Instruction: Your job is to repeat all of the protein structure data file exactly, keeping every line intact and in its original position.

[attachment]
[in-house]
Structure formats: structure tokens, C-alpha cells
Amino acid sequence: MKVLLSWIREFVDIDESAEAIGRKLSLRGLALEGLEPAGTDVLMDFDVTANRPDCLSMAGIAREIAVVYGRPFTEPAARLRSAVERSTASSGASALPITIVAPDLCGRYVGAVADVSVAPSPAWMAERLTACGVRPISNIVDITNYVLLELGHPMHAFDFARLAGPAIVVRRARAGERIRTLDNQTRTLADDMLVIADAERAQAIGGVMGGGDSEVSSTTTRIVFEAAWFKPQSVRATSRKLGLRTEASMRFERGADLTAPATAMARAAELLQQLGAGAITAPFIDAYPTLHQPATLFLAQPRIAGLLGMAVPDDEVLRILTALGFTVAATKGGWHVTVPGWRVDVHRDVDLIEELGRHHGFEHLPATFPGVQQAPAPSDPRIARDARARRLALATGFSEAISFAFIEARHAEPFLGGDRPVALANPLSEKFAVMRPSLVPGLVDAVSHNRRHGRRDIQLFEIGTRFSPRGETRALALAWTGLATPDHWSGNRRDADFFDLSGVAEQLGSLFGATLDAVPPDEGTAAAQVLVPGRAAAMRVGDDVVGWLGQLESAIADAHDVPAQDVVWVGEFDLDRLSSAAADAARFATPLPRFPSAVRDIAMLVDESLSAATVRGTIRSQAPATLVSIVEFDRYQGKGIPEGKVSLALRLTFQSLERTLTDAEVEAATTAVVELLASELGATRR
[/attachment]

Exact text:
[in-house]
Structure formats: structure tokens, C-alpha cells
Amino acid sequence: MKVLLSWIREFVDIDESAEAIGRKLSLRGLALEGLEPAGTDVLMDFDVTANRPDCLSMAGIAREIAVVYGRPFTEPAARLRSAVERSTASSGASALPITIVAPDLCGRYVGAVADVSVAPSPAWMAERLTACGVRPISNIVDITNYVLLELGHPMHAFDFARLAGPAIVVRRARAGERIRTLDNQTRTLADDMLVIADAERAQAIGGVMGGGDSEVSSTTTRIVFEAAWFKPQSVRATSRKLGLRTEASMRFERGADLTAPATAMARAAELLQQLGAGAITAPFIDAYPTLHQPATLFLAQPRIAGLLGMAVPDDEVLRILTALGFTVAATKGGWHVTVPGWRVDVHRDVDLIEELGRHHGFEHLPATFPGVQQAPAPSDPRIARDARARRLALATGFSEAISFAFIEARHAEPFLGGDRPVALANPLSEKFAVMRPSLVPGLVDAVSHNRRHGRRDIQLFEIGTRFSPRGETRALALAWTGLATPDHWSGNRRDADFFDLSGVAEQLGSLFGATLDAVPPDEGTAAAQVLVPGRAAAMRVGDDVVGWLGQLESAIADAHDVPAQDVVWVGEFDLDRLSSAAADAARFATPLPRFPSAVRDIAMLVDESLSAATVRGTIRSQAPATLVSIVEFDRYQGKGIPEGKVSLALRLTFQSLERTLTDAEVEAATTAVVELLASELGATRR